The latest spin-filled explanation for the stalemate on our Afghanistan war strategy comes from the Washington Post. You see, the civilian leadership didn’t really understand that a full counterinsurgency strategy meant, well, a full counterinsurgency strategy. We get this convoluted tale: over the objection of the noted military historian and war strategist Joe Biden, the military recommended and the president accepted in March a counterinsurgency strategy, but civilian and military leaders somehow didn’t agree on what this meant:
To senior military commanders, the sentence was unambiguous: U.S. and NATO forces would have to change the way they operate in Afghanistan. Instead of focusing on hunting and killing insurgents, the troops would have to concentrate on protecting the good Afghans from the bad ones.
And to carry out such a counterinsurgency effort the way its doctrine prescribes, the military would almost certainly need more boots on the ground.
To some civilians who participated in the strategic review, that conclusion was much less clear. Some took it as inevitable that more troops would be needed, but others thought the thrust of the new approach was to send over scores more diplomats and reconstruction experts. They figured a counterinsurgency mission could be accomplished with the forces already in country, plus the 17,000 new troops Obama had authorized in February.
Really? If so, this is a fundamental breakdown in policy formulation and communication that makes the Guantanamo debacle look like small potatoes. But perhaps this is something more basic: the president, egged on by Biden, is losing his nerve and doesn’t want to spend the money to win the war he said was critical to our national security. So now that it is apparent what it will cost and how many troops are needed, the president has flinched. And it’s now time to revisit that call made back in March. (If you don’t like the answer, go change the question, I suppose.)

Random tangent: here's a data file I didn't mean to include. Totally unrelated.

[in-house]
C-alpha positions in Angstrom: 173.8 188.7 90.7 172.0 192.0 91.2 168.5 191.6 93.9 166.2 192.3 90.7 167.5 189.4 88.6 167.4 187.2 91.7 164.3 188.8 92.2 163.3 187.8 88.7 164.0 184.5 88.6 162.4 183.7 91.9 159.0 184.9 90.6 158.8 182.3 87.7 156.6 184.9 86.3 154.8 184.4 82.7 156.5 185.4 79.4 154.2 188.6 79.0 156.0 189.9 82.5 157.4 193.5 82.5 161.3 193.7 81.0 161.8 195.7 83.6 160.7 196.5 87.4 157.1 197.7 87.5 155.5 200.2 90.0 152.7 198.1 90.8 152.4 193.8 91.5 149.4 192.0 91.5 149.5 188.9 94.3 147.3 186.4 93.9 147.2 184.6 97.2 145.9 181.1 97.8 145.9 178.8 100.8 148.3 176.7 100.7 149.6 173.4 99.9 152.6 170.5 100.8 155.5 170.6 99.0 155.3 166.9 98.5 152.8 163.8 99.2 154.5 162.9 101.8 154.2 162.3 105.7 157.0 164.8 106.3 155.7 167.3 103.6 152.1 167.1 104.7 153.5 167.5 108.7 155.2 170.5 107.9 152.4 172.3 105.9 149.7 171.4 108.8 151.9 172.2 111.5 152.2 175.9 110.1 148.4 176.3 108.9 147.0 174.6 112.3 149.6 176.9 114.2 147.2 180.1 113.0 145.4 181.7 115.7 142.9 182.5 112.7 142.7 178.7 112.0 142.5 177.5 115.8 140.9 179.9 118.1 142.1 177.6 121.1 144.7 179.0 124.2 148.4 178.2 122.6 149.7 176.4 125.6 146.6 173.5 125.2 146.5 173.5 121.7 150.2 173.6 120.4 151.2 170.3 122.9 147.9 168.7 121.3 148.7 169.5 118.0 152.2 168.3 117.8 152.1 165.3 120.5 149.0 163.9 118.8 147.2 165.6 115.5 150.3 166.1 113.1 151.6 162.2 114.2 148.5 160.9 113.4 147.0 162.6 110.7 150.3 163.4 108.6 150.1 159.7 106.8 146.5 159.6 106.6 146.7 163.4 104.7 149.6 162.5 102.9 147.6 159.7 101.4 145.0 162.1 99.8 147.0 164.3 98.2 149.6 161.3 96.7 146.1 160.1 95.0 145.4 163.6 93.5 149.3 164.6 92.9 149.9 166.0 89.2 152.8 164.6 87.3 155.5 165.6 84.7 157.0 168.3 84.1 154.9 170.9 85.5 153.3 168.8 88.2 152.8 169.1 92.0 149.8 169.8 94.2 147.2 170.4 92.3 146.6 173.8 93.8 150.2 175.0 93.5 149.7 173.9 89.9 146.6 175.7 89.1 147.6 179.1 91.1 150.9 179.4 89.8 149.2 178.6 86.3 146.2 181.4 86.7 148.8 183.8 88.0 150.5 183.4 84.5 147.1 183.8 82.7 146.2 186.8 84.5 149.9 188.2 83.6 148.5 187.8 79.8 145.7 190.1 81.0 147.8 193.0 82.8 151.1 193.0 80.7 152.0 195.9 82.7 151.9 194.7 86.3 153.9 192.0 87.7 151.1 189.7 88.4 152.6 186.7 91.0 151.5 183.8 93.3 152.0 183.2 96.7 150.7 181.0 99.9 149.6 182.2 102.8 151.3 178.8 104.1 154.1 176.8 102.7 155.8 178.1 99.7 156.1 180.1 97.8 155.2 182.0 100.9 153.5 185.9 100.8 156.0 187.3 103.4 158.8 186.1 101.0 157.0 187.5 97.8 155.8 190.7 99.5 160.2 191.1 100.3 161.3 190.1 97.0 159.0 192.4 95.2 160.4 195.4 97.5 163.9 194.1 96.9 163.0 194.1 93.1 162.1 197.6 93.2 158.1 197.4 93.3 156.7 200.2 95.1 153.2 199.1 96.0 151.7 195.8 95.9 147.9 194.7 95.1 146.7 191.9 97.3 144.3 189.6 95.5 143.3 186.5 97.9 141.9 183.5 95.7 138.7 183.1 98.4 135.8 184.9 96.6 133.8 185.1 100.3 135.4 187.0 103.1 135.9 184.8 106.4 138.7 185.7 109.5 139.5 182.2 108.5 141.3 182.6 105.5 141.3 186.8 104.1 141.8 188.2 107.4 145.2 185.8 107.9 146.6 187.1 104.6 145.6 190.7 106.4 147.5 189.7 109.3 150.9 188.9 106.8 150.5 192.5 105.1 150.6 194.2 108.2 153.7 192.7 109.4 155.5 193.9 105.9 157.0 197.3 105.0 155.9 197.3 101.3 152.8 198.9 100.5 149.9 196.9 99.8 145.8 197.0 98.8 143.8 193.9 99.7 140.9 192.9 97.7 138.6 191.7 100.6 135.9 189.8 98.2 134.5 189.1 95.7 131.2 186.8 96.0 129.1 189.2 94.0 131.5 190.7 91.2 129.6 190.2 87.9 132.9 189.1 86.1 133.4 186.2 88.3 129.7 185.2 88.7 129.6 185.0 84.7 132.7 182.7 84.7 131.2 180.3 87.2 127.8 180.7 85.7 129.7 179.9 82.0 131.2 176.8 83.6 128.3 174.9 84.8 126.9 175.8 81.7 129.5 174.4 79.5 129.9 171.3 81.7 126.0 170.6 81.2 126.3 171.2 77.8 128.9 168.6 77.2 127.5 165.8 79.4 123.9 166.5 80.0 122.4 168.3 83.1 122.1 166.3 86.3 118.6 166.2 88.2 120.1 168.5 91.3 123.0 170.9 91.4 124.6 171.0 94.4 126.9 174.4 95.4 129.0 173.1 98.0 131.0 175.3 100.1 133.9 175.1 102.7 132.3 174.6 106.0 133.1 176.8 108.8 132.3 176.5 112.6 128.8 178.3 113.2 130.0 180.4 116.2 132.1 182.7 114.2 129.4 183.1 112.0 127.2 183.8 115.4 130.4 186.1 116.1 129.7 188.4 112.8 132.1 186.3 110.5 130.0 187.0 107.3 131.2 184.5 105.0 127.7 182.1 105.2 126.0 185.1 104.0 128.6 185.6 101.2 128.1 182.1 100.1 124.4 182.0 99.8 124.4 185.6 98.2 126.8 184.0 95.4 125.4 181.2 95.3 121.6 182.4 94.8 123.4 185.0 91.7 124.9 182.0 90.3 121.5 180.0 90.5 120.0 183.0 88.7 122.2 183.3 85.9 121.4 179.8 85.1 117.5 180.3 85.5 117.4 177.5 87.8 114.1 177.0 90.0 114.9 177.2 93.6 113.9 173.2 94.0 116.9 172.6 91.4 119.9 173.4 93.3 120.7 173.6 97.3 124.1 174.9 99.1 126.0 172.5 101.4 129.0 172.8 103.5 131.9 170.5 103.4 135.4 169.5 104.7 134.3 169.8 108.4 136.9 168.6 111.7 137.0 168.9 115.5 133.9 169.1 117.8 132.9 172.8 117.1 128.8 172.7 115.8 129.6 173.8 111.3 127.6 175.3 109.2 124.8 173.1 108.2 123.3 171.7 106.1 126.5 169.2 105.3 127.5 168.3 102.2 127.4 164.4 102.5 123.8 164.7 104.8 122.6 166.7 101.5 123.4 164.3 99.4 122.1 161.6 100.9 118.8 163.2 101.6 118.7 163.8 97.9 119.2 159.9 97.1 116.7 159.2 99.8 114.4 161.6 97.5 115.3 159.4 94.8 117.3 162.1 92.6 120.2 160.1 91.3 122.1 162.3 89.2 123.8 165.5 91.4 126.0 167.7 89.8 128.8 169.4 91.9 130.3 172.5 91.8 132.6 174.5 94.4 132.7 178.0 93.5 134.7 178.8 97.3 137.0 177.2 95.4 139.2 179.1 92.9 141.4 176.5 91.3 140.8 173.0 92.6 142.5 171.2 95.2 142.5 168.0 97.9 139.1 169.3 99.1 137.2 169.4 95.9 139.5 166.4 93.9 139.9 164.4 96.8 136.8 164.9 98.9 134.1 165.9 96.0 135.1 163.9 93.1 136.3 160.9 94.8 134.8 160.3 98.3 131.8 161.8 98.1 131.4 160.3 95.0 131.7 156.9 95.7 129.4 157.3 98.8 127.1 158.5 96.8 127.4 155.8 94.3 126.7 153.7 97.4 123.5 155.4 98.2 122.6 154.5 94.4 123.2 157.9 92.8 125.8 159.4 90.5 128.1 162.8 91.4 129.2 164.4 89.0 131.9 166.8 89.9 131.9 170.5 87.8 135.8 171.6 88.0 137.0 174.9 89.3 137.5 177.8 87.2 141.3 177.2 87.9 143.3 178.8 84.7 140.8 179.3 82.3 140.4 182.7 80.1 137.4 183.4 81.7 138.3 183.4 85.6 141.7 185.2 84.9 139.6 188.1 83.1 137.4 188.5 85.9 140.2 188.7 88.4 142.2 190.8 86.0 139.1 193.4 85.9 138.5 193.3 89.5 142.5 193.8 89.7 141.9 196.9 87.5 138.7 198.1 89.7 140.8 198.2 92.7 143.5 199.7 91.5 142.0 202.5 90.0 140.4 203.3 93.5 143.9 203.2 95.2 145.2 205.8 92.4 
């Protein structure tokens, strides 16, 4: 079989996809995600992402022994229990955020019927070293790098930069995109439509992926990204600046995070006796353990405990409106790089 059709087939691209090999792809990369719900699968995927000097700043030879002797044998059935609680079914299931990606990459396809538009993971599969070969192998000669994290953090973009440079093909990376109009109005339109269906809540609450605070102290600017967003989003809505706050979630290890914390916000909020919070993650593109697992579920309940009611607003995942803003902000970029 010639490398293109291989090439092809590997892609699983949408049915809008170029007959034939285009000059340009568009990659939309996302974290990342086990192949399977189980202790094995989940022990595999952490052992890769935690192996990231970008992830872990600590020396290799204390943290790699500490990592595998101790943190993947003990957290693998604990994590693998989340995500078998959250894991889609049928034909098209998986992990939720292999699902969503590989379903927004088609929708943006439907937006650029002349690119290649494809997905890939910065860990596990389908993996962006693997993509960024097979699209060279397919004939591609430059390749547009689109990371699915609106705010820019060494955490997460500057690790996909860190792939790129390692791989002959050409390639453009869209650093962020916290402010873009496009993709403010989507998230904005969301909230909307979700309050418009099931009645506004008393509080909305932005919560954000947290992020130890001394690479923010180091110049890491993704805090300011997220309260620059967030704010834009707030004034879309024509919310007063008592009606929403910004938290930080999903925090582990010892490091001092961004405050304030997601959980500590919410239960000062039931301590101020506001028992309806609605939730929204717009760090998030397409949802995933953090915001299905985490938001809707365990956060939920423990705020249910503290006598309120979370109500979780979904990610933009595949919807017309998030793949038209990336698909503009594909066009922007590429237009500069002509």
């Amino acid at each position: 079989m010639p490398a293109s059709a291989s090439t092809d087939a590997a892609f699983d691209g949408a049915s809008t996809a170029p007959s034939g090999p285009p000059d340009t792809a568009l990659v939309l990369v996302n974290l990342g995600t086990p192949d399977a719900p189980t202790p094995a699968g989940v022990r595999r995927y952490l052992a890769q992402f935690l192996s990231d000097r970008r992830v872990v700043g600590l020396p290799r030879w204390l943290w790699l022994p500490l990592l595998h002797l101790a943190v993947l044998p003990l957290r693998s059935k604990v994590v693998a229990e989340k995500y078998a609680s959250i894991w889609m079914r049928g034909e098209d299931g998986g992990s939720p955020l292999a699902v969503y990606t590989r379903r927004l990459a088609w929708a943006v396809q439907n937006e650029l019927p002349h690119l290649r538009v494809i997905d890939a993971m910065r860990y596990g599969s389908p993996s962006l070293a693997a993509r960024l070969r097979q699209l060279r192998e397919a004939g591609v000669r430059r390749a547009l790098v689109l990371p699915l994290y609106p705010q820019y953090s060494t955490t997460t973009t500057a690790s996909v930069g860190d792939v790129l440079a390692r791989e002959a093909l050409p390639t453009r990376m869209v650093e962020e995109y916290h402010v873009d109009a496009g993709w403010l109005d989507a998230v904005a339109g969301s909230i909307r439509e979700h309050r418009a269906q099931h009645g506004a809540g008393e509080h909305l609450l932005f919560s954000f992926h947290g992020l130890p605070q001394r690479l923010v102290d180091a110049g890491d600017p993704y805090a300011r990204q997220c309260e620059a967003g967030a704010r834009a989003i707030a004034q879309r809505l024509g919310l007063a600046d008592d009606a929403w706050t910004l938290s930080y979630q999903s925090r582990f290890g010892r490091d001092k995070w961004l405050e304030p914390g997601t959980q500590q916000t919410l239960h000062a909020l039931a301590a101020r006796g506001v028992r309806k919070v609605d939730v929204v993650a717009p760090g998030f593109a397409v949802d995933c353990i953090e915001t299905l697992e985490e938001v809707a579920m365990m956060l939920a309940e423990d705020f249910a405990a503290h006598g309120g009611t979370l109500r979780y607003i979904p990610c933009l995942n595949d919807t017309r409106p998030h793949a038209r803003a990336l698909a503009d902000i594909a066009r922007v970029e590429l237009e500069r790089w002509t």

Take your pick: a monumental disconnect between civilian and military leaders or a loss of will and nerve by the commander in chief. Well, the former sounds less awful, so that’s the explanation of choice. But then certainly the person responsible for coordinating policy, assembling competing views, and putting decisions before the president — that’s you, James Jones — has failed miserably. Someone should get canned, you would think.
But in the end it doesn’t matter how we got to where we are. The president has his recommendation, which reflects the unanimous view of the most expert military minds we could have assembled. The president is being told this is the way to win the war, and the alternative from General Joe Biden is a loser — as it was in Iraq. What’s he going to do now? American troops who are risking their lives don’t care that the president may have been confused about what his strategic decision entailed. They are looking for direction. America’s enemies certainly aren’t impressed by a confession of bureaucratic incompetence. And the public may once again be horrified to learn that the Obama national-security team is the most inept in history.